Alan Sorensen Havre Daily News email@example.com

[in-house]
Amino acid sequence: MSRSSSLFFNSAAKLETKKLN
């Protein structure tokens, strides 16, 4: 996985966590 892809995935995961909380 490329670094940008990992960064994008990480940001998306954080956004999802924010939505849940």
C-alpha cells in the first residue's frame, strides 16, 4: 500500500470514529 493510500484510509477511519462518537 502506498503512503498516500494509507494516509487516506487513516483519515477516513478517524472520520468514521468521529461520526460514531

The state superintendent of schools and nine of her staff experienced small school Montana Tuesday when their Yellow School Bus Tour visited Rudyard and Gildford. The 10 officials from the state Office of Public Instruction split into two groups after having breakfast in North Star High School in Rudyard with one group staying in Rudyard and the other heading to North Star Elementary School in Gildford. After dining on wild rice and curry soup prepared by the culinary arts class at the high school, the groups alternated schools. At the end of the school day, the two groups gathered in the elementary school’s cafeteria in Gildford to meet with faculty and community members. “It’s been a great day,” said N o r t h S t a r S c h o o l s Superintendent Terry Grant, who then introduced McCulloch and turned the meeting over to her. “We’ve done about 6,000 miles of bus tours so people in our office can get out and see what is going on in schools,” McCulloch said. “I tell them when we get off the bus that this trip is not to monitor (the school), you’re here to learn.” McCulloch said she chose to visit North Star because Grant had extended an invitation. “Terry said, We’d like you to come,’” she said, adding that she thought it was a good idea because of the recent consolidation of KG and Blue Sky serving the four Hi-Line towns of Kremlin, Gildford, Hingham And Rudyard. She stressed, though, that OPI is not concerned with consolidation, that is a decision that is made either at the local level or the legislative. The tour Tuesday covered every grade from Head Start through 12. “The first time we did a Yellow Bus Tour, (people at the school) were very cautious,” fearing they may have done something wrong to warrant the trip, McCulloch said. “The next day at the next school, they said, They called and said you’re OK, come on in.’” The first question came from North Star School Board member Terry Hybner, who asked for guidance in implementing Indian Education for All curriculum. “I wonder if you could give me the big picture,” he said. “It seems to be moving so slowly.” McCulloch explained that while Indian Education for All was mandated in the 1972 constitution it went unfunded until the 2005 Legislature budgeted money for OPI. The 2007 Legislature expanded the program by budgeting money for school districts. McCulloch said teacher conferences were held in the beginning, but the teachers still had the onus of returning to their schools and developing their own curriculum. Teachers had the additional concern of developing a curriculum in a state that has seven Indian reservations, 12 tribes and one landless tribe. “Each tribe is different,” she said. She said tribal leaders from around the state were asked how to proceed and they responded: “We have to be cautious. We have to have good materials because we don’t know if we’ll get that funding again.” Her office then began developing materials for schools and policies for getting it out. “Everything we produce would be free people can check out videos and materials and (it would be available) also on the Web site,” she said. McCulloch said she was a little surprised at the response to the program. “There are districts in the state that don’t have any Native American students and they are embracing this and want to lead on this,” she said. Mike Jetty of OPI’s Indian Education Division said an infusion entry point is crucial to Indian Education for All. “Blend it in to what you’re doing now,” he said. “We’ve got (it) embedded in our conscious now.” Jetty said tribes around the state were asked to in 1999 to provide an essential understand in which they provide information about where they originated. He said it was necessary in developing the curriculum to ensure that it was teacher-friendly, traditionally accurate and age-group appropriate. A North Star teacher asked why Montana’s colleges and universities aren’t incorporating American Indian Education for all in their curricula. McCulloch said she held a conference with university system schools and tribal colleges last spring to get the ball rollling. “They need to see a model and we’re providing that,” she said. Grant asked about the No Child Left Behind and the adequate yearly progress reports that determine how schools are doing in meeting federal requirements. McCulloch said OPI has staff who go to schools that are failing in Annual Yearly Progress and helping them with recommendations to improve. They don’t go in with a “sledge hammer,” she said. She said she disagrees with the requirement that schools reach the 100 percent proficiency level by 2013 and 2014 and has said so with letters to federal agencies. “If your school does 99 percent improvement you’ll fail as a school,” she said. “It’s difficult for the really good schools, too, getting that last 9 percent up to proficient.” She also has little patience with the government’s demand that forms be filled out immediately. “I was very irate that everything is hurry up, hurry up and wait,” she said. “They sent a report out on Tuesday and wanted it back by Friday.” She said those demands are particularly hard on small schools whose staff may have to work weekends to complete forms that can be 400 pages long. Another teacher asked about the plan to redesign high schools. “We brought Montanans together to ask what high schools should look like,” McCulloch said. “First of all, we don’t have the funding for it. We’re taking our time on it let people around the state take a look at it and make comments.” Bud Williams, deputy superintendent of public schools, said it is not OPI’s job to tell high schools what they should do. He noted that Wyoming has spent $1 billion redesigning its high schools and offers teachers salaries much higher than those in Montana. “Wyoming is stealing many of our teachers and administrators,” he said. “You can look at math and science, but who’s going to teach those courses.” He said the Montana university system is raising its entry requirements, meaning that fewer teachers can be expected in the future. Students who don’t complete college prep programs don’t get in and the age requirement for entry of nontraditional students is going up to 21. He added that essays are now a major criterion for admission. “It’s harder for students to get in,” he said. McCulloch said it is incumbent on high schools and parents to push their students to complete preparatory programs. “There is a difference between requiring schools to add rigorous courses and encouraging students to take rigorous courses that are already offered,” he said. “Make sure students tap into subjects that will make them better prepared if they are college-bound. For parents, it’s important to understand what will make your child successful in college.” Williams agreed. “Encourage kids to take math and science.” As they were about to load the bus for stops today in Chester/J-I and tomorrow i n Conrad, McCulloch asked that one thing be made clear the bus the group is riding in is a standard school bus with no amenities and hard, plastic seats.